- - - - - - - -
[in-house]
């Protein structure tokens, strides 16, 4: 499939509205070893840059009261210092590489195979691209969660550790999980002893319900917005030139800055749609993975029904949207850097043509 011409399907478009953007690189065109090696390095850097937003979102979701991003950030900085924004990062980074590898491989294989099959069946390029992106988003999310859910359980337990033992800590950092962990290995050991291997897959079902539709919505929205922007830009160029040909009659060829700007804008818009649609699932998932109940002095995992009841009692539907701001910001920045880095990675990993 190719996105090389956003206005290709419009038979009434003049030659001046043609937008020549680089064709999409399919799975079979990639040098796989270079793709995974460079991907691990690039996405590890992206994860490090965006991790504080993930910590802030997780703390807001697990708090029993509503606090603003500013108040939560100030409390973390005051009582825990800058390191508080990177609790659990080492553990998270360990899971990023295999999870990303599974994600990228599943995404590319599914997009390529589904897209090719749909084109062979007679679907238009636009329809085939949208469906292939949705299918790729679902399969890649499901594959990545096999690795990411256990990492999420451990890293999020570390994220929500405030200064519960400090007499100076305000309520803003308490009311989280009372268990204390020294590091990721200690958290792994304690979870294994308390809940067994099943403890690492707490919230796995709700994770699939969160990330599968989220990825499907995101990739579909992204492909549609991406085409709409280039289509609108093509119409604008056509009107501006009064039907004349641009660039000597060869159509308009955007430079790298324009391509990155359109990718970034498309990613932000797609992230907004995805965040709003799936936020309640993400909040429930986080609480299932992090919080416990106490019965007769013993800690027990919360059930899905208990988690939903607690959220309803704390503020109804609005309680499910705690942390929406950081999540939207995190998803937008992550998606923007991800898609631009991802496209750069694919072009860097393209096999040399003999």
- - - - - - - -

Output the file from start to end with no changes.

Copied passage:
[in-house]
């Protein structure tokens, strides 16, 4: 499939509205070893840059009261210092590489195979691209969660550790999980002893319900917005030139800055749609993975029904949207850097043509 011409399907478009953007690189065109090696390095850097937003979102979701991003950030900085924004990062980074590898491989294989099959069946390029992106988003999310859910359980337990033992800590950092962990290995050991291997897959079902539709919505929205922007830009160029040909009659060829700007804008818009649609699932998932109940002095995992009841009692539907701001910001920045880095990675990993 190719996105090389956003206005290709419009038979009434003049030659001046043609937008020549680089064709999409399919799975079979990639040098796989270079793709995974460079991907691990690039996405590890992206994860490090965006991790504080993930910590802030997780703390807001697990708090029993509503606090603003500013108040939560100030409390973390005051009582825990800058390191508080990177609790659990080492553990998270360990899971990023295999999870990303599974994600990228599943995404590319599914997009390529589904897209090719749909084109062979007679679907238009636009329809085939949208469906292939949705299918790729679902399969890649499901594959990545096999690795990411256990990492999420451990890293999020570390994220929500405030200064519960400090007499100076305000309520803003308490009311989280009372268990204390020294590091990721200690958290792994304690979870294994308390809940067994099943403890690492707490919230796995709700994770699939969160990330599968989220990825499907995101990739579909992204492909549609991406085409709409280039289509609108093509119409604008056509009107501006009064039907004349641009660039000597060869159509308009955007430079790298324009391509990155359109990718970034498309990613932000797609992230907004995805965040709003799936936020309640993400909040429930986080609480299932992090919080416990106490019965007769013993800690027990919360059930899905208990988690939903607690959220309803704390503020109804609005309680499910705690942390929406950081999540939207995190998803937008992550998606923007991800898609631009991802496209750069694919072009860097393209096999040399003999």